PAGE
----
People spend a lot of time on their own in the city, and even when they’re not alone they may as well be because there is minimal human interaction with strangers in cities. After much research and debate and realising that creating a new city wasn’t really that exciting to me, I have decided to focus my thoughts towards the Hidden Loneliness of the City.


Above is a typical image of Cardiff’s Queen Street, there are many people walking around but no one is interacting with one another. There is a hidden loneliness. It is fascinating to me that in the city, you can be around so many people but be so alone at the same time.

The city is considered a very busy, fast pace and social environment to be in. It is highly interesting to me, that even though there are so many people, there is a hidden loneliness. It is fascinating to me that when walking through the city, there are thousands of people around you but you may as well be on your own. No one converses with anyone and unless you know somebody being in the city can be a very lonely place indeed. People probably don’t realise it, but the majority of city occupants go through the whole day wandering around the city and speak to no one. Being from a far more rural background, where everyone says hello to everyone, it is of deep interest to me how city life differs. Cities are not as laid back, everyone is trying to get some where or is in the city for a reason.


Public transport echoes this notion within cities. Just like in crowds, unless you get on the bus or the train with someone, it is doubtful that you will speak to anyone during your journey. It is easy to think that there are so many people around you that you cannot possibly be lonely but living in the city is a lonely existence for most. Travelling in cities in general has a hidden loneliness, people do not want to talk to the stranger next to them, but they have a fear of and are conscious that they are sitting there alone so turn to technology like their phones, i-pads or i-pods. I think having headphones in hides the loneliness around you. You could commute all day, see incredible amounts of people and converse or catch eye contact with no one.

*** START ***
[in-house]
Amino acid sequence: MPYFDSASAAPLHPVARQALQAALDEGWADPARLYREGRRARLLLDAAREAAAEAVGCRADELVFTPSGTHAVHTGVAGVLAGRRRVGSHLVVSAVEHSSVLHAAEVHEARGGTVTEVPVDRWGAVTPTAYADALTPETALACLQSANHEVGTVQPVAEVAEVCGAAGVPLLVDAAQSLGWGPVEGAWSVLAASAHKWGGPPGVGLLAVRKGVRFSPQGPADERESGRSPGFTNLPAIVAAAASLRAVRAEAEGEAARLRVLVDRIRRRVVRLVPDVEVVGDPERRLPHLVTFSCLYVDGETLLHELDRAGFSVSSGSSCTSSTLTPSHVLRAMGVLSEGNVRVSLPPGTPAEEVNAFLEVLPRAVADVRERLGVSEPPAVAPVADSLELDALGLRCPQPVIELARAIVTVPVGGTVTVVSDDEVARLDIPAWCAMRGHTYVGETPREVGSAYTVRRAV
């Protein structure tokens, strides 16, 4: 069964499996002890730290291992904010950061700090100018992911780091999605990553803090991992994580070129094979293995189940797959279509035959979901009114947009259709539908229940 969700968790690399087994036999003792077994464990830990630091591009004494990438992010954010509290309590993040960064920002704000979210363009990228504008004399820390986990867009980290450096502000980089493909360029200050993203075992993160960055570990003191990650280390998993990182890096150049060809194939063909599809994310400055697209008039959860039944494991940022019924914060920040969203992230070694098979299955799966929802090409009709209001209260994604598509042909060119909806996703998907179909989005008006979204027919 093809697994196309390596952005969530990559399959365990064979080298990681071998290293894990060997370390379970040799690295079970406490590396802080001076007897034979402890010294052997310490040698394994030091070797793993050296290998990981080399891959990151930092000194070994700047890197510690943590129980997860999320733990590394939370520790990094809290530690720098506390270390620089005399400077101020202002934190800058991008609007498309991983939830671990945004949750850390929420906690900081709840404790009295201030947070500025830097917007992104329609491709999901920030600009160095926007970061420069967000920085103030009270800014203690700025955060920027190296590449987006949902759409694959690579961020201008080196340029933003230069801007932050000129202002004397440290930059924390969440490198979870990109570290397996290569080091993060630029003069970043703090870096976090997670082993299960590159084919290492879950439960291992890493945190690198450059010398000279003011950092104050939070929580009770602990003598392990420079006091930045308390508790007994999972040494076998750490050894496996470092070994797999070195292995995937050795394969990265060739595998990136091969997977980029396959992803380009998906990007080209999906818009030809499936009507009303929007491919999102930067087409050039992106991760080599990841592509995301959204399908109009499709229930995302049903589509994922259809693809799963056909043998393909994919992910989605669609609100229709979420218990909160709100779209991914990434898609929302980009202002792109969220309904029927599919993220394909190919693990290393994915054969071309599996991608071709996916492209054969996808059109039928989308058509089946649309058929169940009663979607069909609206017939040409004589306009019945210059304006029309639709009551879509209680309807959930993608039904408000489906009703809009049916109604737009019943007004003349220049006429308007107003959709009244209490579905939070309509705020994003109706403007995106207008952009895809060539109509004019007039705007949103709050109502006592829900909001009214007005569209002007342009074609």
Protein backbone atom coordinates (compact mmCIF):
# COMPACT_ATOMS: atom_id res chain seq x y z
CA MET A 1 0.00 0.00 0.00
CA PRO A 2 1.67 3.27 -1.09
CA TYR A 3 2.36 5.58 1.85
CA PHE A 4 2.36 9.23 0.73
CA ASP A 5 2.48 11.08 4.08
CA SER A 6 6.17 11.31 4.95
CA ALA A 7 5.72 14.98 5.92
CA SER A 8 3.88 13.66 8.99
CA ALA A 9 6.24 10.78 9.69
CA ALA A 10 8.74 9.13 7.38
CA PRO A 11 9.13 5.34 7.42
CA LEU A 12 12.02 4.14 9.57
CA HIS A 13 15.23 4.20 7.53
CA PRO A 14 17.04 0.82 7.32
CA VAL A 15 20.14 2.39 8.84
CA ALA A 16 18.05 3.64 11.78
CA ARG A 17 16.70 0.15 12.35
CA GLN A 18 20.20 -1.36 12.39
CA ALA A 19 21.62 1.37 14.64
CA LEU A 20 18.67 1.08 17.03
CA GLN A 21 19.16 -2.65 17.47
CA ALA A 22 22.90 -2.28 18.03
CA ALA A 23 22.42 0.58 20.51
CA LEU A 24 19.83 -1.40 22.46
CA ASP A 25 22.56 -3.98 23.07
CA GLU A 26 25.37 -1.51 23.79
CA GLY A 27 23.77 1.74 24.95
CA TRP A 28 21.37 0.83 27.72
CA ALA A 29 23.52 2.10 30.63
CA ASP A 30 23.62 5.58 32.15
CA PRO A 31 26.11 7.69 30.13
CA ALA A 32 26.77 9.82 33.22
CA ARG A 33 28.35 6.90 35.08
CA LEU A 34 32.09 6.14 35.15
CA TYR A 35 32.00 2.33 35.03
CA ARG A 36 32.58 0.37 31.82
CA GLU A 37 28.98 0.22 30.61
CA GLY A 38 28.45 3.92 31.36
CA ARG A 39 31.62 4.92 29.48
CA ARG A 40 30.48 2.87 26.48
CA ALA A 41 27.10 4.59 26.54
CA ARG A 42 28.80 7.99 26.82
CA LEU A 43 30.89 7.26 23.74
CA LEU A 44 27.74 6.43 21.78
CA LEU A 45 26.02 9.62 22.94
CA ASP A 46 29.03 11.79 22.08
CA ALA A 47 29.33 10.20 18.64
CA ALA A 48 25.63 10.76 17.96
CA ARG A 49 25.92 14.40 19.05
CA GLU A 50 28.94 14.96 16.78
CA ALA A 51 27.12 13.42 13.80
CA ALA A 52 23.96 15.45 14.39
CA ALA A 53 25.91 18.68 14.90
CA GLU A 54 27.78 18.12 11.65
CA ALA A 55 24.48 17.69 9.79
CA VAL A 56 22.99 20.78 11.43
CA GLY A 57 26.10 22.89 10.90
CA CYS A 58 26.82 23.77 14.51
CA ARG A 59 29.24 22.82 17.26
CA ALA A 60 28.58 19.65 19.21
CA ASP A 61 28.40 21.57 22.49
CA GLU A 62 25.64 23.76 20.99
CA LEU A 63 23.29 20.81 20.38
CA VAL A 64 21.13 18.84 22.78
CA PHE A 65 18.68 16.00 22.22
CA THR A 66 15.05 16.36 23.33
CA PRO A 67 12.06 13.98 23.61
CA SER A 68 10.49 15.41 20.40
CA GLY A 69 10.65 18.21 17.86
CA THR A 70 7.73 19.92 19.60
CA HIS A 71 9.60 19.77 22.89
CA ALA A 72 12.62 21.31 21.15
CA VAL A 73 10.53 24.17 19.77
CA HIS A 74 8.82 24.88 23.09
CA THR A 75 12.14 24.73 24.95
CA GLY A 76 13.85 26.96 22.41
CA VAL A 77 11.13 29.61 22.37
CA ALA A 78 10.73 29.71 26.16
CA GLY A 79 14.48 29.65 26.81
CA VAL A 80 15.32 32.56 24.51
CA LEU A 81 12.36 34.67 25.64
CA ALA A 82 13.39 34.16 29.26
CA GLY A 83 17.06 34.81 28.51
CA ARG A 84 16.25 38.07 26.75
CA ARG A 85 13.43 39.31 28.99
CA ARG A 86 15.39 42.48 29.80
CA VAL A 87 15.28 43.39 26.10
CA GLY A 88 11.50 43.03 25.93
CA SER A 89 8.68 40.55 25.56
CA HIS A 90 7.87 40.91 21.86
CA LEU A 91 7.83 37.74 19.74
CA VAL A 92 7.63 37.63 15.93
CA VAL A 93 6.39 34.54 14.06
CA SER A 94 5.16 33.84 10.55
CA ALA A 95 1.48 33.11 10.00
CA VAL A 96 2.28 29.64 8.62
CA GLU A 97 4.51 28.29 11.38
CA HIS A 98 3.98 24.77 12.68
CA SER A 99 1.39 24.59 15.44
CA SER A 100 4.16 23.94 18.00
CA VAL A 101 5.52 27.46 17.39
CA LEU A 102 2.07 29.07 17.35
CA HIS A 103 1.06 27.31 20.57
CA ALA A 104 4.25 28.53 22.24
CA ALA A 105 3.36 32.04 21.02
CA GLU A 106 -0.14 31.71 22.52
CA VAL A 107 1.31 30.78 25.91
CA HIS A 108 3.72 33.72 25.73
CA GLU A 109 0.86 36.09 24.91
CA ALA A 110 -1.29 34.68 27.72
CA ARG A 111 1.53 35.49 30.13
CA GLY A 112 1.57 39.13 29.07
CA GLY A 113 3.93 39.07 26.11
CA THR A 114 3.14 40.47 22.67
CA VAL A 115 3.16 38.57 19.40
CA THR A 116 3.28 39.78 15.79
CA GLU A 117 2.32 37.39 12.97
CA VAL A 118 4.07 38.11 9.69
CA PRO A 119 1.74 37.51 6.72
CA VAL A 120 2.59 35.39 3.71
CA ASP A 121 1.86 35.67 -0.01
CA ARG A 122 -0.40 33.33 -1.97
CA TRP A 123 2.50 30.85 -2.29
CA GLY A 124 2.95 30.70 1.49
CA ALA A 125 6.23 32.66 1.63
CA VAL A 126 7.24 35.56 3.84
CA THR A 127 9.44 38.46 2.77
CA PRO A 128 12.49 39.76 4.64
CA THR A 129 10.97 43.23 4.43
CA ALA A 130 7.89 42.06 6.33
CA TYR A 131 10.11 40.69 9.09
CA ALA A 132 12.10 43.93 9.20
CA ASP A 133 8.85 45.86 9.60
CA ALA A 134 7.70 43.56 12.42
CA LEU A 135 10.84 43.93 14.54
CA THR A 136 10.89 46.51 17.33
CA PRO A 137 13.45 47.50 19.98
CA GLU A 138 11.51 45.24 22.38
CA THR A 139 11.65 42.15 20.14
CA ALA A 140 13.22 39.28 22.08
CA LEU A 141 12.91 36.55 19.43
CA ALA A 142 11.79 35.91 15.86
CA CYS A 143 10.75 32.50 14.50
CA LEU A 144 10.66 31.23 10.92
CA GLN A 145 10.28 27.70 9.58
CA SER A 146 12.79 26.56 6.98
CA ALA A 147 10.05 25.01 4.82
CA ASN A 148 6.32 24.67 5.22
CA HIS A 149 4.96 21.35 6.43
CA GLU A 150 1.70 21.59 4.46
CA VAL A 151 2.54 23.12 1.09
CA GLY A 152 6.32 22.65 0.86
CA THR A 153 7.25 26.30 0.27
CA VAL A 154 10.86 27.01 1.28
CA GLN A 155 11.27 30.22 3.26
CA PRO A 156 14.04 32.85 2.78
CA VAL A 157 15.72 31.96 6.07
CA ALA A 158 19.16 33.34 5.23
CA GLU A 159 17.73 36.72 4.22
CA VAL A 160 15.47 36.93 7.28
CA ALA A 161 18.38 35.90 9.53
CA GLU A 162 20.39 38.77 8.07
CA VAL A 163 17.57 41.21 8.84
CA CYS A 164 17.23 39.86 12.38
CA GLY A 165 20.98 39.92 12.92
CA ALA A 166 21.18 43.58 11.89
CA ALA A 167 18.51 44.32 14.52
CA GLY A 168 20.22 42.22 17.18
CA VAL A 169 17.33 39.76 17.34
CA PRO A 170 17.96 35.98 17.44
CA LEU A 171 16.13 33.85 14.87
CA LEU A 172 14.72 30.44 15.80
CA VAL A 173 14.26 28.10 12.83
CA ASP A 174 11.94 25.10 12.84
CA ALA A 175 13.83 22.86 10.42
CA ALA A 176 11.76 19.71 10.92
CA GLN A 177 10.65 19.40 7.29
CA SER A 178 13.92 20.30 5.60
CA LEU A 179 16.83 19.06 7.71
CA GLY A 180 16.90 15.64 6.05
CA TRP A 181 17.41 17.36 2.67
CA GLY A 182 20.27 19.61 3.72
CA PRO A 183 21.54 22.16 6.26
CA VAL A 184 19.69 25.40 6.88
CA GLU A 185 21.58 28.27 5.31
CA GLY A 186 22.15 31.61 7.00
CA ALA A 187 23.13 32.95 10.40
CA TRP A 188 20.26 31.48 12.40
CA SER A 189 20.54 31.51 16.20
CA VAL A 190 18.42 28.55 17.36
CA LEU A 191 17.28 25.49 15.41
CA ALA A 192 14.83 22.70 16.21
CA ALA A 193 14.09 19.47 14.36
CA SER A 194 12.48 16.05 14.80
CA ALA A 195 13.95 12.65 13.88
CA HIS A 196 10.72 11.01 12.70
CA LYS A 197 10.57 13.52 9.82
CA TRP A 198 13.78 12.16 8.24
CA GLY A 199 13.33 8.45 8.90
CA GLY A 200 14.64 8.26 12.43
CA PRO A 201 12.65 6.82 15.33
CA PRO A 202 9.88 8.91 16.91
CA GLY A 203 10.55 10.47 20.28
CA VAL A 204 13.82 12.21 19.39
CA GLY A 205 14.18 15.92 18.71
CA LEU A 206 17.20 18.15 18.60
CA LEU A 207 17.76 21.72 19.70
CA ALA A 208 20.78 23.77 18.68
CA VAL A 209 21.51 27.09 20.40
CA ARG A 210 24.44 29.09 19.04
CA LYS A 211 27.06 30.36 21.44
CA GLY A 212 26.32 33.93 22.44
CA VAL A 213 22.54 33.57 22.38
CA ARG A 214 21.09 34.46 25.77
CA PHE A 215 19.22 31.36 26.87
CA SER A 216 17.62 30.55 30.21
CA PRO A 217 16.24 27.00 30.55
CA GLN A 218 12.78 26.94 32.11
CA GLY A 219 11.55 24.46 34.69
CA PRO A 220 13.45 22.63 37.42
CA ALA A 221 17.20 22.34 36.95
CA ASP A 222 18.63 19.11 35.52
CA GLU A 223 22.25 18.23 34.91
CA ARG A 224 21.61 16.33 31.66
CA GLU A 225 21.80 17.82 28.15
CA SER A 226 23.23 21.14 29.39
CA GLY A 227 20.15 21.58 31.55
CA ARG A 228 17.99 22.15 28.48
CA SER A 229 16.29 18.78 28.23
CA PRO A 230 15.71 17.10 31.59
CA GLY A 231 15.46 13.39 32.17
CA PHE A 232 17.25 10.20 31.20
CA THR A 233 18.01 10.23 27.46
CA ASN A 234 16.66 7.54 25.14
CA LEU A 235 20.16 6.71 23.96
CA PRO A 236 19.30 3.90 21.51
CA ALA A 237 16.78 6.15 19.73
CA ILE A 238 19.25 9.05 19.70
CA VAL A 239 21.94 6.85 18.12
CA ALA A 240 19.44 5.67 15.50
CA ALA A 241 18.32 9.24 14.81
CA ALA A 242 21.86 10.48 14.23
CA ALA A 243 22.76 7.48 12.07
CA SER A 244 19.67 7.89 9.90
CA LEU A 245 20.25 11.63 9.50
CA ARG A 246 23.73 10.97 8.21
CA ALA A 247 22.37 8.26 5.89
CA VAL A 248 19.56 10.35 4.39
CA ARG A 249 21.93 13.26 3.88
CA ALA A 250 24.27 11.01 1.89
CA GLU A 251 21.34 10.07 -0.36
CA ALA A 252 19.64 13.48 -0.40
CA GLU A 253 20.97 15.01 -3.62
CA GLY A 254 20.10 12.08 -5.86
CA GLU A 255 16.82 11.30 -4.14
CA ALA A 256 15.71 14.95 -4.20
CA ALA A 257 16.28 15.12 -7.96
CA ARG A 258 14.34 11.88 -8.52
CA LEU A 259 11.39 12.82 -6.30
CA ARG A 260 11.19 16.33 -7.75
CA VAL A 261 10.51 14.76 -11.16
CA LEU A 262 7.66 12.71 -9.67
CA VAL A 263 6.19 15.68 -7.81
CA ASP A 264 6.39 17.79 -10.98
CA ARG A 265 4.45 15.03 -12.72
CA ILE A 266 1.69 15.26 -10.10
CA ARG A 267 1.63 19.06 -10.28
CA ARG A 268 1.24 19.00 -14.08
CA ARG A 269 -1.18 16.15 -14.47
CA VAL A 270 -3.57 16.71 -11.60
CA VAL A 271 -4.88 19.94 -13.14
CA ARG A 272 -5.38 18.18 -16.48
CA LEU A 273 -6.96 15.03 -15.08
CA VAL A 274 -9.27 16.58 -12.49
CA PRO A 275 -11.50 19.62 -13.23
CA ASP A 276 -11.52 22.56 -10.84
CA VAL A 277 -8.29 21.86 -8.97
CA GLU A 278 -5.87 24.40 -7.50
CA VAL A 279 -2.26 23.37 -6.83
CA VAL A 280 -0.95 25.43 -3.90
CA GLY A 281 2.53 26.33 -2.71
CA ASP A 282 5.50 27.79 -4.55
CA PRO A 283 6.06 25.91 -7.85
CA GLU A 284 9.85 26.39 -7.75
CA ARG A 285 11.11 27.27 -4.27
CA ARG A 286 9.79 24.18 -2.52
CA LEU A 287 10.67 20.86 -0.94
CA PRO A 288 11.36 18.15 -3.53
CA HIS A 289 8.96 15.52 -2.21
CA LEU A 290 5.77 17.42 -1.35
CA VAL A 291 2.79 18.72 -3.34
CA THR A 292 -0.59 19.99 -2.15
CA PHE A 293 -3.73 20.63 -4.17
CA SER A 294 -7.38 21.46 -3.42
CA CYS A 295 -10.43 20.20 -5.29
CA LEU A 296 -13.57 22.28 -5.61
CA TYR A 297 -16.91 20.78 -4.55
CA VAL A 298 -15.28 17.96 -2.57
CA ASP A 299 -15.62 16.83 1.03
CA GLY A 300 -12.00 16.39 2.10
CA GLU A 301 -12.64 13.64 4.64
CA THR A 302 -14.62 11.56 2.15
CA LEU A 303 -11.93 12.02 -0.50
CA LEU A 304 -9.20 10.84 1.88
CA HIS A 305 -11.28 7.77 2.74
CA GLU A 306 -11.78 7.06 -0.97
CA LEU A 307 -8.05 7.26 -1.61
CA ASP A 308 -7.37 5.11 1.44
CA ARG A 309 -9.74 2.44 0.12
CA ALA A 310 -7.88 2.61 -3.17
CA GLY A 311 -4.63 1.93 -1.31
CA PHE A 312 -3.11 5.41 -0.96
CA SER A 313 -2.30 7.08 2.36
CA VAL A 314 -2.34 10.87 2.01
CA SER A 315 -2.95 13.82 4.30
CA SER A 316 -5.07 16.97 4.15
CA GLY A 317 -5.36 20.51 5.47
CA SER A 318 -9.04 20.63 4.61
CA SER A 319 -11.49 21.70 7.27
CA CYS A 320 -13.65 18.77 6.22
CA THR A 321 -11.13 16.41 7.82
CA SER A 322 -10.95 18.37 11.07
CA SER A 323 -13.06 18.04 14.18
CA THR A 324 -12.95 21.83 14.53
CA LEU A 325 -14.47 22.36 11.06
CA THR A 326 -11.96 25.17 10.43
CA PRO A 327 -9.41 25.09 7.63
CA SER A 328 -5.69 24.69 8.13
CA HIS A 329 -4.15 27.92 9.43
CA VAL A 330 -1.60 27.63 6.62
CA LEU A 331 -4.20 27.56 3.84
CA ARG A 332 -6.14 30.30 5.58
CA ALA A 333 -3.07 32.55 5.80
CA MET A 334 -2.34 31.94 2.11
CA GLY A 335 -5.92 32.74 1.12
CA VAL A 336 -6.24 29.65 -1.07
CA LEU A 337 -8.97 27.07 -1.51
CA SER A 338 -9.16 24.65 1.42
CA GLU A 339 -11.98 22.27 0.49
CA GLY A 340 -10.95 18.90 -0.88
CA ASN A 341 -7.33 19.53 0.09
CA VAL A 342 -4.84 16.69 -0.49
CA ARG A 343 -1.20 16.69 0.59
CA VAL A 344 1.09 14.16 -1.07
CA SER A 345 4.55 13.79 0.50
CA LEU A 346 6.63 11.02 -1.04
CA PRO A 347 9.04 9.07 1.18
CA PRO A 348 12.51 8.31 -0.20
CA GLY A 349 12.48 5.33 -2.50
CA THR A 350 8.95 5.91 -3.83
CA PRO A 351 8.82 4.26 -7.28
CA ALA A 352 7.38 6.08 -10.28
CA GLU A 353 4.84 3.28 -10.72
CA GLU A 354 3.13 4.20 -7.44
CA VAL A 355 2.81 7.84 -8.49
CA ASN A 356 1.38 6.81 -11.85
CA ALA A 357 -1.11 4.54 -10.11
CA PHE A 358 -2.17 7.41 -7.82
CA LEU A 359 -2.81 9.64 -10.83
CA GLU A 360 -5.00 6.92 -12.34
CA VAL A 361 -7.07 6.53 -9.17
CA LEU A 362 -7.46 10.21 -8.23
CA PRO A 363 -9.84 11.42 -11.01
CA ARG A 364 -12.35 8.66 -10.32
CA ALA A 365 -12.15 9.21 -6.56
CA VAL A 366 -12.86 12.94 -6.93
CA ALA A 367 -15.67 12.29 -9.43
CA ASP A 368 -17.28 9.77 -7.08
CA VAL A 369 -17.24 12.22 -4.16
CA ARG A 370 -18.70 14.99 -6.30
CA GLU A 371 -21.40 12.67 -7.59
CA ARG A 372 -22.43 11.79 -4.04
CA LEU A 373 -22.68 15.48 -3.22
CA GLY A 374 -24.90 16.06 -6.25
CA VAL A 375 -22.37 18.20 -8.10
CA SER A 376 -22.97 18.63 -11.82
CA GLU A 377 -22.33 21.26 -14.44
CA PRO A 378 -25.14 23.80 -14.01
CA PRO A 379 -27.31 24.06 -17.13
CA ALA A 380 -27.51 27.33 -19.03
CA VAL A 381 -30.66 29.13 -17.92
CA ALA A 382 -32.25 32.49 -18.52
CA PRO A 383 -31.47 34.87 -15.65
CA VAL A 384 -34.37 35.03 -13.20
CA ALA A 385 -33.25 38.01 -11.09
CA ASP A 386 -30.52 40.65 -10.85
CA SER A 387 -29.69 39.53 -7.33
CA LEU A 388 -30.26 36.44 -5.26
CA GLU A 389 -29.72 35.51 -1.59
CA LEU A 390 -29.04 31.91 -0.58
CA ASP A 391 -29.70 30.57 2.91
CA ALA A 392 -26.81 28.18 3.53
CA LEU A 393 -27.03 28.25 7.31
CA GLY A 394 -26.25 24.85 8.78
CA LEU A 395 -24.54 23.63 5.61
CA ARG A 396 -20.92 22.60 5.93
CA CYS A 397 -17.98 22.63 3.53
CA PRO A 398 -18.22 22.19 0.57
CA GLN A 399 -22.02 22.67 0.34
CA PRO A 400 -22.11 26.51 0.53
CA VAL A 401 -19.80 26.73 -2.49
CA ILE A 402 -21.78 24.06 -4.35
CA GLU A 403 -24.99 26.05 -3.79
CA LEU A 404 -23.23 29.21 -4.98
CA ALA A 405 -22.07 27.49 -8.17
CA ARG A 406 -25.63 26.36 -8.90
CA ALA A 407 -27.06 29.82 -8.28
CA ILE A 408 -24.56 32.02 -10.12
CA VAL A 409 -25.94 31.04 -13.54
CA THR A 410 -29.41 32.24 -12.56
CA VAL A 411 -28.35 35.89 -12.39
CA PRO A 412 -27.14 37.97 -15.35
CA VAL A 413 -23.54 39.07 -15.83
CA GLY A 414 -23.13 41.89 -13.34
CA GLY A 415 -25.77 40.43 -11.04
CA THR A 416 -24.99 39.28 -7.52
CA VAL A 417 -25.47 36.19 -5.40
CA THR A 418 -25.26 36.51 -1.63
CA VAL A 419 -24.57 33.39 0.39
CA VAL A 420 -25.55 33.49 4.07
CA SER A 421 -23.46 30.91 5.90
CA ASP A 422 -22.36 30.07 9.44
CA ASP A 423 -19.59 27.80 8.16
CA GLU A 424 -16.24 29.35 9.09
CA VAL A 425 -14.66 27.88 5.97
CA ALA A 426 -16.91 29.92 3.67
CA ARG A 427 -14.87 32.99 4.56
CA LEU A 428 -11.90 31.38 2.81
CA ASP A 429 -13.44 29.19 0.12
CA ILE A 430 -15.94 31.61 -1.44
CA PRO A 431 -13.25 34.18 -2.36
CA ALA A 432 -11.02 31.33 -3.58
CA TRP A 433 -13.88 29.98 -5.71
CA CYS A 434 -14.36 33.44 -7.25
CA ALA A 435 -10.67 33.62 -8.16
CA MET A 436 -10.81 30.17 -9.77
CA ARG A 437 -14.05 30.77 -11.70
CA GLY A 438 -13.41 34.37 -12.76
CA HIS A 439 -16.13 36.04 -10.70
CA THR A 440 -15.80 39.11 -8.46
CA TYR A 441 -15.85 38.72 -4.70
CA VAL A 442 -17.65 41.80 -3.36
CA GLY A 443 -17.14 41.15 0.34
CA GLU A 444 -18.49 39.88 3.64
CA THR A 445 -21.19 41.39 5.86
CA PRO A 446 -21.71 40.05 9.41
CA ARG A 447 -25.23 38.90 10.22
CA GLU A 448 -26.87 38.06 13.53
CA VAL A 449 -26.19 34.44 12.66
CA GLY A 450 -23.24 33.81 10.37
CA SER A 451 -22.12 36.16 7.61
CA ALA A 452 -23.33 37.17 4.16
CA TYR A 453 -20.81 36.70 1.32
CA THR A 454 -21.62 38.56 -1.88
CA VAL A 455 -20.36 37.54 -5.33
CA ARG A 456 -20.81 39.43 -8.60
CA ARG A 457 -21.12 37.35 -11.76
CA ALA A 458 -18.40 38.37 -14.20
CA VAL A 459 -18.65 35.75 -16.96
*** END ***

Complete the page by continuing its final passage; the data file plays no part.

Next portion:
However, society in cities has become lonely because it is unrealised, it’s normal to avoid contact with others in cities and it’s routine to commute to work alone etc. It is a misconception that only the poorer people are lonely within the city, although lower classes experience this,  it is just as likely for a highly rich businessmen to experience loneliness. Commuting alone and waiting for the train is an everyday lonesome routine to them. Many Richer people live in expensive apartments alone and even though they are portrayed to be happy, many would give up the money for a friend or more human interaction. After researching this topic, I learnt that the percentage of single households within cities is on the rise. If this hidden loneliness continues to become the norm, what are our cities going to be like?

Being overlooked causes loneliness in the city. The homeless go unnoticed, they are in the inner city all day and may some days not even engage in eye contact with another person. This is the same with Big Issue salesman, on their own in the streets trying to sell their magazines to get by. Busking must be similar, because even if some money is thrown in your container, the person may say nothing and not even acknowledge you.